Many Americans feel that these security measures have crossed the line, and I am inclined to agree with them. While those like Bob stress the importance of being vigilant, these TSA security measures are absurd. No matter what John Pistole, the Administrator of the TSA says, it is clear that these security measures aren’t working. They have already failed to prevent Faisal Shahzad and Umar Farouk Abdulmutallab from bordering international flights and the only thing they do seem capable of doing is infuriating the majority of airline passengers who aren’t terrorists.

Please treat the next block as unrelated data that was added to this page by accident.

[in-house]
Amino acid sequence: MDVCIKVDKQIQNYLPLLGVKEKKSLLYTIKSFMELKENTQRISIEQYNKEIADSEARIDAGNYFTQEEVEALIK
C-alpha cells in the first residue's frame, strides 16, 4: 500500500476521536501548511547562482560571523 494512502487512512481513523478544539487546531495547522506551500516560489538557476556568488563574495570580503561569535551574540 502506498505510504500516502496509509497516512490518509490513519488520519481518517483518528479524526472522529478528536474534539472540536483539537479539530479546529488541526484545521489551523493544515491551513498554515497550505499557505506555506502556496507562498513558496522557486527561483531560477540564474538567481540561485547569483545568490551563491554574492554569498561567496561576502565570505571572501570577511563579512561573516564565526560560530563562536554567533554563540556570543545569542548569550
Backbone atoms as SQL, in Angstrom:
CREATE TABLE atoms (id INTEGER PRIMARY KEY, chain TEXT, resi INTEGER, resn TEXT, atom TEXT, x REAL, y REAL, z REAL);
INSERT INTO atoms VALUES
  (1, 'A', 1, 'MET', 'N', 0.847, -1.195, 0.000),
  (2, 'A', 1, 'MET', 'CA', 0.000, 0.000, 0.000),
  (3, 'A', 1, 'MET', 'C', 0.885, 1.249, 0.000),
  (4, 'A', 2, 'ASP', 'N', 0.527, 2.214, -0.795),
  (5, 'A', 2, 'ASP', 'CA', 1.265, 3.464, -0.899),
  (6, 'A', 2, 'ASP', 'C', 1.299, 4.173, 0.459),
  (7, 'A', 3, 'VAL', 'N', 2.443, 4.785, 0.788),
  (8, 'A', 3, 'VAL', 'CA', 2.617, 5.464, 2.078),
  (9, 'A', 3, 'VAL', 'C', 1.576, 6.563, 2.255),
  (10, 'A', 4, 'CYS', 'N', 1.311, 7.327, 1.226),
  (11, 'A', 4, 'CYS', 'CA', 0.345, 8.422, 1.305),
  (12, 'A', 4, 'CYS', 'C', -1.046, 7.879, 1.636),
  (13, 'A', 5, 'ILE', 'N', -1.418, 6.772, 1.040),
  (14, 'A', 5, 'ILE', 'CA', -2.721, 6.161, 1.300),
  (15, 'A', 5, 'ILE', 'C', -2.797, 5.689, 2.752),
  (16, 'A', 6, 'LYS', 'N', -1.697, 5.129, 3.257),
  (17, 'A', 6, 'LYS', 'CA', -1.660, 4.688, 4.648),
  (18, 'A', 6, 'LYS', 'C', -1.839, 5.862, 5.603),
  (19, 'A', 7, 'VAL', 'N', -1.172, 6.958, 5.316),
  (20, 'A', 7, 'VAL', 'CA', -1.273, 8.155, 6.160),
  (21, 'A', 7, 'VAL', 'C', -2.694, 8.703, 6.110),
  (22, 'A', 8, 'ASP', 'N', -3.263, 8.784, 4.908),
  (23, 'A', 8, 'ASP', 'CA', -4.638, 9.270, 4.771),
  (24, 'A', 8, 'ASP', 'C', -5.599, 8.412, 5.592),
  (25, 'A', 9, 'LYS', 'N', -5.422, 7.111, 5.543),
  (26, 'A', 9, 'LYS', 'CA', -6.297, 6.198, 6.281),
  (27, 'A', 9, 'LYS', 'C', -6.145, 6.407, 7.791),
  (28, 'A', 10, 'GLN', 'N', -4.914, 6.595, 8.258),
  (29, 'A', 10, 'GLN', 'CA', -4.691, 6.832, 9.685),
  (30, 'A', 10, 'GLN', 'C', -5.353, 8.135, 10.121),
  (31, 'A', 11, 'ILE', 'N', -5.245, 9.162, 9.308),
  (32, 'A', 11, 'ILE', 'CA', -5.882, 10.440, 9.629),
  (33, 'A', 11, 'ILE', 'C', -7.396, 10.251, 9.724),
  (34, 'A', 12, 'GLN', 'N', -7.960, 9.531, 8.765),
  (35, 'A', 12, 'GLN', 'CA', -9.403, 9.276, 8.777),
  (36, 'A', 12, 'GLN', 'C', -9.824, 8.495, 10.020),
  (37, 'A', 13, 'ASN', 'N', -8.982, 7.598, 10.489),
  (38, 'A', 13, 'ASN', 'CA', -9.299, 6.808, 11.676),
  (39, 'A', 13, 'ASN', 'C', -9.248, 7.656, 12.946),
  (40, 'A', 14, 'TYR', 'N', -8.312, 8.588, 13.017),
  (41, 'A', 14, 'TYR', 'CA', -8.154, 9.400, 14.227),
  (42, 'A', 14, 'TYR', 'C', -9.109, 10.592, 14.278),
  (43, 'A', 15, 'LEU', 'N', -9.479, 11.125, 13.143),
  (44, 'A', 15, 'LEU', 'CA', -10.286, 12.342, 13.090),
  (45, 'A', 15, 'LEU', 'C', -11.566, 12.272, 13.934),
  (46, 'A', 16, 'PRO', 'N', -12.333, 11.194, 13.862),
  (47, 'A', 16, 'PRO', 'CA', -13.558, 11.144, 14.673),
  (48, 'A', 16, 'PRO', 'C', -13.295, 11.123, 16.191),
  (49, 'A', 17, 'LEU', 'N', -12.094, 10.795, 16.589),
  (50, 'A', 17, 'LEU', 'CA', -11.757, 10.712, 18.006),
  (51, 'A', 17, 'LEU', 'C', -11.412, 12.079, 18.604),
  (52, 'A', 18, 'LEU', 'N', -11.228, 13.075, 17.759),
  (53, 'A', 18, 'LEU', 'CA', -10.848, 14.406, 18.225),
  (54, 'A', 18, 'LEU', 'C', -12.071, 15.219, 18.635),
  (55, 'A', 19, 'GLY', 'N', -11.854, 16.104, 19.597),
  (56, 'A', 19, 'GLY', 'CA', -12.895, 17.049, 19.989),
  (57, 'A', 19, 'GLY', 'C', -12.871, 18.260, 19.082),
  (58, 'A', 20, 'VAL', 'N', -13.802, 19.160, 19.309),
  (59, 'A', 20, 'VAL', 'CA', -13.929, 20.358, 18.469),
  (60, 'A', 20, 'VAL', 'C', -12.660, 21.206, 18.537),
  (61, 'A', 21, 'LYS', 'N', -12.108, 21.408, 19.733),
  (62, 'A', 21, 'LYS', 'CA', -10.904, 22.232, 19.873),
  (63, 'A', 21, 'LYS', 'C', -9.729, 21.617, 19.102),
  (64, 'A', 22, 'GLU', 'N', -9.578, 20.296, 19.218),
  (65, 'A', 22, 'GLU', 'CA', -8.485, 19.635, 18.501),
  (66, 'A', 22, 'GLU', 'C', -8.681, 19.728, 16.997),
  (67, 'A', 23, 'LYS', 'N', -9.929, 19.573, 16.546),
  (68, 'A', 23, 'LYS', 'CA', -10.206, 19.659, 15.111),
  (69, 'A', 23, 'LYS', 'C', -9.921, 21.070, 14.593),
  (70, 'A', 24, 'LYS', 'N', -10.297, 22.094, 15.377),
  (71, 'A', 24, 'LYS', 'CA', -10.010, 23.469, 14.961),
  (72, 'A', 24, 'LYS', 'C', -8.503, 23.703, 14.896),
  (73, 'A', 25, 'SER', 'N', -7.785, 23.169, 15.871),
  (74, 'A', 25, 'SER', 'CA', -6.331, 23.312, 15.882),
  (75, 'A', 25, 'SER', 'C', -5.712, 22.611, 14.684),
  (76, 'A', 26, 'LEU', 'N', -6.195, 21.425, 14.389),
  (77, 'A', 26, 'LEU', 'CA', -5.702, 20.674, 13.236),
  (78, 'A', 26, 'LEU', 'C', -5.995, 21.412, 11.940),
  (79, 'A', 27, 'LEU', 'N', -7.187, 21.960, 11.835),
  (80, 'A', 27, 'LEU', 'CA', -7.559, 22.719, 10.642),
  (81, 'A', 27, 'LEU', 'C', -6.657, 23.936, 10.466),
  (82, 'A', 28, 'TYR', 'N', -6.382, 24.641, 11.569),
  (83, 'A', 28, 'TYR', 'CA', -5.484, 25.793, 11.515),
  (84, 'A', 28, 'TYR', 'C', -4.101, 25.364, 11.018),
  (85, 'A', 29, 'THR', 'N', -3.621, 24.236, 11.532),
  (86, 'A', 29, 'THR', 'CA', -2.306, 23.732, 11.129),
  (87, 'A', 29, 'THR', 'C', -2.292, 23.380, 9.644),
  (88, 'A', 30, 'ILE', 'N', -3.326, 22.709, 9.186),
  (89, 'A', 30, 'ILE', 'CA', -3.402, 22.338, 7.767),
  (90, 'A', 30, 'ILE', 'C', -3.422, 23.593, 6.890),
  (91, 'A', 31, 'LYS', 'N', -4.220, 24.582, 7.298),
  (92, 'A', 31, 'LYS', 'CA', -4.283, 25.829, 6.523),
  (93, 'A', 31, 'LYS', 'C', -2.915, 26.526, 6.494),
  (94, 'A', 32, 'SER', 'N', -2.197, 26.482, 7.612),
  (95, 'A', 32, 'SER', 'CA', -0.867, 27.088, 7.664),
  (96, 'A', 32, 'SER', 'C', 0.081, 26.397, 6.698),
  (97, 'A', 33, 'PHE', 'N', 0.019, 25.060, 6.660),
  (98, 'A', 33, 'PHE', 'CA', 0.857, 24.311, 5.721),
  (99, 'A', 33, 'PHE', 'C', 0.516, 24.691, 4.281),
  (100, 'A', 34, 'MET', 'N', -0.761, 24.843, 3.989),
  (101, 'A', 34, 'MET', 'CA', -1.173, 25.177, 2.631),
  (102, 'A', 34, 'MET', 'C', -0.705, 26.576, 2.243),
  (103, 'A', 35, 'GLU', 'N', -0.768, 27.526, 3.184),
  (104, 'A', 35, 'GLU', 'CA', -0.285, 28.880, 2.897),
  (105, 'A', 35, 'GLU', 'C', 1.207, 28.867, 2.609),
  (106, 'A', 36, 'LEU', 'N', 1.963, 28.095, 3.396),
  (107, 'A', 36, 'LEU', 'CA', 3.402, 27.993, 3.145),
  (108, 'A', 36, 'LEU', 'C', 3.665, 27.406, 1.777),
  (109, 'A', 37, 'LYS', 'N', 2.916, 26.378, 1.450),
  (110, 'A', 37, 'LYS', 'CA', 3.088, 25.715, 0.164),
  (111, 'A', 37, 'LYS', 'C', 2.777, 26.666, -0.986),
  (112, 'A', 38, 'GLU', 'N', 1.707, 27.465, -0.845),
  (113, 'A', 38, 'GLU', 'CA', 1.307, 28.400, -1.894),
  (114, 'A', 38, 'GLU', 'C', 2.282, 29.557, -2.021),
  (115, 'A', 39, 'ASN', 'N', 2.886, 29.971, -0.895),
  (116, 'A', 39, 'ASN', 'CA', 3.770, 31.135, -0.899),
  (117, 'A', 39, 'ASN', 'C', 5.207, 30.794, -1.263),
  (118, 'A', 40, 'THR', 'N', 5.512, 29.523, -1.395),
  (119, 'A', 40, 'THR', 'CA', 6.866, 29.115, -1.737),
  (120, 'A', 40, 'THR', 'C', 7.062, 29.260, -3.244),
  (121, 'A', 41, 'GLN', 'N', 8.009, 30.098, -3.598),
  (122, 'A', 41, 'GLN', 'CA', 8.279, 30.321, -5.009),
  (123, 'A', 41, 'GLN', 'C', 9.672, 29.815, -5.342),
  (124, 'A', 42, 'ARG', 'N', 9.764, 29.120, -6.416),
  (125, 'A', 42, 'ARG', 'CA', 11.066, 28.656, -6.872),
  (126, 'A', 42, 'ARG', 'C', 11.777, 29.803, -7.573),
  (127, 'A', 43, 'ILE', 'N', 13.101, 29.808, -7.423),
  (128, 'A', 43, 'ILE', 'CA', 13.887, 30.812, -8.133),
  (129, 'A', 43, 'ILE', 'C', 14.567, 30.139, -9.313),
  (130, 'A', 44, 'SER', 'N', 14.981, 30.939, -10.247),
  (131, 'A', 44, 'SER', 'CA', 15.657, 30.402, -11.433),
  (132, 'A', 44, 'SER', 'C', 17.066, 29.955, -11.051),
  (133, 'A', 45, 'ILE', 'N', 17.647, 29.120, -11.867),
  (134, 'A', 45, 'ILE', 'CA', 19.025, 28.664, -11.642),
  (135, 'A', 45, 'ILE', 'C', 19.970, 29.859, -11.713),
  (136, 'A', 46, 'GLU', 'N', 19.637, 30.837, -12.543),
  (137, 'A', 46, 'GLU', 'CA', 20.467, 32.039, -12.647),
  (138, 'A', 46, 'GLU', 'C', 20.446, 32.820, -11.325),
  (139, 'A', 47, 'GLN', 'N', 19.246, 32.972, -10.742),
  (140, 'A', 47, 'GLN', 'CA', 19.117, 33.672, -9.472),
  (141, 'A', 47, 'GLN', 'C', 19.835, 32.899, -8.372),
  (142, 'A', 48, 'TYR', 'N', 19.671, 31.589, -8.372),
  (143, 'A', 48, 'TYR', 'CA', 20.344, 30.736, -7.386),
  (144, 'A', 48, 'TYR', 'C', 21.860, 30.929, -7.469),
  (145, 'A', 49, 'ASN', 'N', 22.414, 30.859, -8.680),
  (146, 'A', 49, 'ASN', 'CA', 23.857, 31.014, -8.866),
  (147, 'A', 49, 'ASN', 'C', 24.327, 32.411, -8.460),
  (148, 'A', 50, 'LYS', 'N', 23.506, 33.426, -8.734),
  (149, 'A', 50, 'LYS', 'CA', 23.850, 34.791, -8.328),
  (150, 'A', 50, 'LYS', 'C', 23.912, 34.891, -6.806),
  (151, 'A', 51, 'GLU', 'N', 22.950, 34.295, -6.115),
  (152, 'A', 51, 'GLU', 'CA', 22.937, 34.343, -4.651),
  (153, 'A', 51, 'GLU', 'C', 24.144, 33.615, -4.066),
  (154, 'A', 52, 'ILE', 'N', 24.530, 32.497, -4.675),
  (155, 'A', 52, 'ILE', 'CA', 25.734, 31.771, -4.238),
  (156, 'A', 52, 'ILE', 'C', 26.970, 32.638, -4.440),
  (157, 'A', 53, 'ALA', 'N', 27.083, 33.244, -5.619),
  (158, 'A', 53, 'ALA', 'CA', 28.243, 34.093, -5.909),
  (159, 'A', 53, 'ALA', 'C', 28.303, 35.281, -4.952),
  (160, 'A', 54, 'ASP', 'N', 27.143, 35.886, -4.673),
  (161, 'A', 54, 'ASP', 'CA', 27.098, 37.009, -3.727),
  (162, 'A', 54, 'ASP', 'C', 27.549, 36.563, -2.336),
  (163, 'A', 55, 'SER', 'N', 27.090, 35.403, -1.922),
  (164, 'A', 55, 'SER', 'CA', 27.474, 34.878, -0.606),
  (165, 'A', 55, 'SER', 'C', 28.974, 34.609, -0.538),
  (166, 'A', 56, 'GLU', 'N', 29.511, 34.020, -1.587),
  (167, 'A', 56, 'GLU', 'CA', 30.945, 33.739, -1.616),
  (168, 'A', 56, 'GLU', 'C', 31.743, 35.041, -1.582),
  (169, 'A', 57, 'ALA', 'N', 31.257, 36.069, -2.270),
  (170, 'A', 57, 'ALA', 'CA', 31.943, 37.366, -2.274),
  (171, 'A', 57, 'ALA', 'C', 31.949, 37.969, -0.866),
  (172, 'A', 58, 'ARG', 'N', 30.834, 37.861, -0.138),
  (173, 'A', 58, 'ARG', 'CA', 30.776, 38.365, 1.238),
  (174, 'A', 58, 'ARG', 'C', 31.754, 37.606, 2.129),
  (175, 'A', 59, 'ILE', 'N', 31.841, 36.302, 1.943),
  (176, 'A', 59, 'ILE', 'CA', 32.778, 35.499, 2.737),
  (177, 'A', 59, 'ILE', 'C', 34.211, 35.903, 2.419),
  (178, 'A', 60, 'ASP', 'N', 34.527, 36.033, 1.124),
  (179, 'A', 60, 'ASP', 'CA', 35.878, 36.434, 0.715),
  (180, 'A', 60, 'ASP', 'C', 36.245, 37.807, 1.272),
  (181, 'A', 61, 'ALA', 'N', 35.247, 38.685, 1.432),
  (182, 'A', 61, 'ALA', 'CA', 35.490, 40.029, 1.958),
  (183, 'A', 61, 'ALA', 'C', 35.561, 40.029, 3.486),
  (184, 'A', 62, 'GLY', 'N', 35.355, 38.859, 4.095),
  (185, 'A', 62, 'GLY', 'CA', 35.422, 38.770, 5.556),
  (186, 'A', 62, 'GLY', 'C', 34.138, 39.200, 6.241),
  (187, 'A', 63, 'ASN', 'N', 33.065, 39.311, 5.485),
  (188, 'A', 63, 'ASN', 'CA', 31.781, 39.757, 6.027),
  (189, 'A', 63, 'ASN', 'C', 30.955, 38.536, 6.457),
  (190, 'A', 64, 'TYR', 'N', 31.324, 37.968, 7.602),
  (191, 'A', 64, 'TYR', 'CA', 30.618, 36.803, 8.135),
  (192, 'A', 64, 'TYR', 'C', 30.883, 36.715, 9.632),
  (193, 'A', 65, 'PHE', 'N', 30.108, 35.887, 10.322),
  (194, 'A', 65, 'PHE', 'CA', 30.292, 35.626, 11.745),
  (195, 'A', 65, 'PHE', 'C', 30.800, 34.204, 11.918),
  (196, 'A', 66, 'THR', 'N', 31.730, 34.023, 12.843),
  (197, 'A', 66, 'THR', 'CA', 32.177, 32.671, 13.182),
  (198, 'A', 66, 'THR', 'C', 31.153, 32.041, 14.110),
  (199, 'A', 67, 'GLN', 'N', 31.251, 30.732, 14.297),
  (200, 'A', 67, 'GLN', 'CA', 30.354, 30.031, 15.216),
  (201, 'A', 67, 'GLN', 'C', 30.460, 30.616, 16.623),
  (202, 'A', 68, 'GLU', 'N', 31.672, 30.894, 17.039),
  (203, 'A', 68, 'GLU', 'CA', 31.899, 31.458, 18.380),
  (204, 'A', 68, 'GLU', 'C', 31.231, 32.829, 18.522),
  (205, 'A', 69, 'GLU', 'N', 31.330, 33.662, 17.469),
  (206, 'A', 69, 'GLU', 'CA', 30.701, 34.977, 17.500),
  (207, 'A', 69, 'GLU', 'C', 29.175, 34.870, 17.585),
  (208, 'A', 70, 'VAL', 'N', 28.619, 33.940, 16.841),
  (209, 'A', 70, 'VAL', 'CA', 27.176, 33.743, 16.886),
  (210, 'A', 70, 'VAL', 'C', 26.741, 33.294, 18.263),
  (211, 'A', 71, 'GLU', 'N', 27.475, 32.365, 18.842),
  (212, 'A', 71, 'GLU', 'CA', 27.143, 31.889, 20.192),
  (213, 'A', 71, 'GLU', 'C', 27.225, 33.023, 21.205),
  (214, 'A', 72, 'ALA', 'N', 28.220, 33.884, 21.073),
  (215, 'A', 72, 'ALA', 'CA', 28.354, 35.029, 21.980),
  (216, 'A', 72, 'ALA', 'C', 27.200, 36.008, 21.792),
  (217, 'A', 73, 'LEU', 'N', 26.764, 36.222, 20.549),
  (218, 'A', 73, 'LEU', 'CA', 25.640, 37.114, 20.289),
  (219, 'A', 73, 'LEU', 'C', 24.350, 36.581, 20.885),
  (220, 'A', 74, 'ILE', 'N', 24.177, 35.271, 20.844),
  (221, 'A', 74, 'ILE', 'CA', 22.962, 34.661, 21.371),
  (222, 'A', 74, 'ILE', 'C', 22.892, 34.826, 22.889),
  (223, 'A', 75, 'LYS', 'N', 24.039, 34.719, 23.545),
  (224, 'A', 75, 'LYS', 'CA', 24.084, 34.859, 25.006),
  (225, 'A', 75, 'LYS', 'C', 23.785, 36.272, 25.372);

UPDATE: The Right Scoop has an article up on Hot Air discussing remarks airline pilot Michael Roberts made on Sean Hannity’s show. While I do believe this screening has gone too far, this discussion point about how it would be easy for a pilot to bring down an airplane is misguided. Though a slightly different scenario, FedEx Flight 705, where Auburn Calloway a disgruntled employee who attempted to hijack and crash the plane, demonstrates why some kind of screening of crew is necessary. A single pilot couldn’t crash the plane himself without some way to subdue everyone else in the cockpit. While Calloway did smuggle weapons aboard for this task, he was overpowered. Does that mean I support the TSA in checking the genitals of pilots? Of course not. As I explained in this post, these security procedures are far too intrusive and aren’t that effective. This doesn’t mean, however, that pilots, as well as other crew members, shouldn’t have to go through the same screening as passengers before boarding a plane as they could pose the same threat, if not a greater one, to the lives of all those aboard.